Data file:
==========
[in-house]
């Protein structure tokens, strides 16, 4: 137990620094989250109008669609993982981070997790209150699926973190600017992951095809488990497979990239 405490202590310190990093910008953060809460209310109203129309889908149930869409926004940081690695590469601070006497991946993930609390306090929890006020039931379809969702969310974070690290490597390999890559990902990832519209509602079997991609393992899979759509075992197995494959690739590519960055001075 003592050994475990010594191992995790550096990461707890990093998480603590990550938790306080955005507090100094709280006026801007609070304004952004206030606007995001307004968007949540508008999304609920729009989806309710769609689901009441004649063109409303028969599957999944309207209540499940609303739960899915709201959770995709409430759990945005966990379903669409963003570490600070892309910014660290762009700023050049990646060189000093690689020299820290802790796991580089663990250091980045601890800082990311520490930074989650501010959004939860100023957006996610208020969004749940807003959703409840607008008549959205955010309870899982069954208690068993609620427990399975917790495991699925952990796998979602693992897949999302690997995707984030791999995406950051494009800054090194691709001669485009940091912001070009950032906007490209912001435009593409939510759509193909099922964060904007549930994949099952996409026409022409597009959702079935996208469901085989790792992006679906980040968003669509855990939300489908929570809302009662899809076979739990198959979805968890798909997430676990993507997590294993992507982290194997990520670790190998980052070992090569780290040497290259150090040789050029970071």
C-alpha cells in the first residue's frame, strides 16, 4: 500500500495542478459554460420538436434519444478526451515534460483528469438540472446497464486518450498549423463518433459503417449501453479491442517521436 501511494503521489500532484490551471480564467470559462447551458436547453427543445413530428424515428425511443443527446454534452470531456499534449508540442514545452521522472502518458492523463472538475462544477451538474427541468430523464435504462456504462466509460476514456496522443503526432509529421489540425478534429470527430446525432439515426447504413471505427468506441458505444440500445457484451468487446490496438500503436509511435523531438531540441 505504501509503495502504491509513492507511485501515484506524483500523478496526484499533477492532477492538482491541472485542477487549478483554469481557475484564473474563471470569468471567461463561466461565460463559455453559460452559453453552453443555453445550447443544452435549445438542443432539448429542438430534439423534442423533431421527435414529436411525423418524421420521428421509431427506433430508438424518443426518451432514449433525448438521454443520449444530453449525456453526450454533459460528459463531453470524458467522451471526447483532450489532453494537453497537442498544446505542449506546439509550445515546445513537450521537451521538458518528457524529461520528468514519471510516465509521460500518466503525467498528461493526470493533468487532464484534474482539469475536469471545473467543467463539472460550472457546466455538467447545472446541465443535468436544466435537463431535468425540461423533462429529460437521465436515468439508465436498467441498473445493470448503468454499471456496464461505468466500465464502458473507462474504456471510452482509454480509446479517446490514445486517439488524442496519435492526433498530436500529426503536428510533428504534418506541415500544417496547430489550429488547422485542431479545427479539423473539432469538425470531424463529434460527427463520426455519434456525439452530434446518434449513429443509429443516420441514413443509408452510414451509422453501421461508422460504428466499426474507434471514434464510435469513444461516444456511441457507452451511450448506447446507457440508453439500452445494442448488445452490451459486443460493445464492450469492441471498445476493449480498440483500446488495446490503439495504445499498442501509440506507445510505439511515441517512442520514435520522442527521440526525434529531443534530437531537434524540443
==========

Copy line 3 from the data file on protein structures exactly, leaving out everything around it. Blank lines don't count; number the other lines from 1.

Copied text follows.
C-alpha cells in the first residue's frame, strides 16, 4: 500500500495542478459554460420538436434519444478526451515534460483528469438540472446497464486518450498549423463518433459503417449501453479491442517521436 501511494503521489500532484490551471480564467470559462447551458436547453427543445413530428424515428425511443443527446454534452470531456499534449508540442514545452521522472502518458492523463472538475462544477451538474427541468430523464435504462456504462466509460476514456496522443503526432509529421489540425478534429470527430446525432439515426447504413471505427468506441458505444440500445457484451468487446490496438500503436509511435523531438531540441 505504501509503495502504491509513492507511485501515484506524483500523478496526484499533477492532477492538482491541472485542477487549478483554469481557475484564473474563471470569468471567461463561466461565460463559455453559460452559453453552453443555453445550447443544452435549445438542443432539448429542438430534439423534442423533431421527435414529436411525423418524421420521428421509431427506433430508438424518443426518451432514449433525448438521454443520449444530453449525456453526450454533459460528459463531453470524458467522451471526447483532450489532453494537453497537442498544446505542449506546439509550445515546445513537450521537451521538458518528457524529461520528468514519471510516465509521460500518466503525467498528461493526470493533468487532464484534474482539469475536469471545473467543467463539472460550472457546466455538467447545472446541465443535468436544466435537463431535468425540461423533462429529460437521465436515468439508465436498467441498473445493470448503468454499471456496464461505468466500465464502458473507462474504456471510452482509454480509446479517446490514445486517439488524442496519435492526433498530436500529426503536428510533428504534418506541415500544417496547430489550429488547422485542431479545427479539423473539432469538425470531424463529434460527427463520426455519434456525439452530434446518434449513429443509429443516420441514413443509408452510414451509422453501421461508422460504428466499426474507434471514434464510435469513444461516444456511441457507452451511450448506447446507457440508453439500452445494442448488445452490451459486443460493445464492450469492441471498445476493449480498440483500446488495446490503439495504445499498442501509440506507445510505439511515441517512442520514435520522442527521440526525434529531443534530437531537434524540443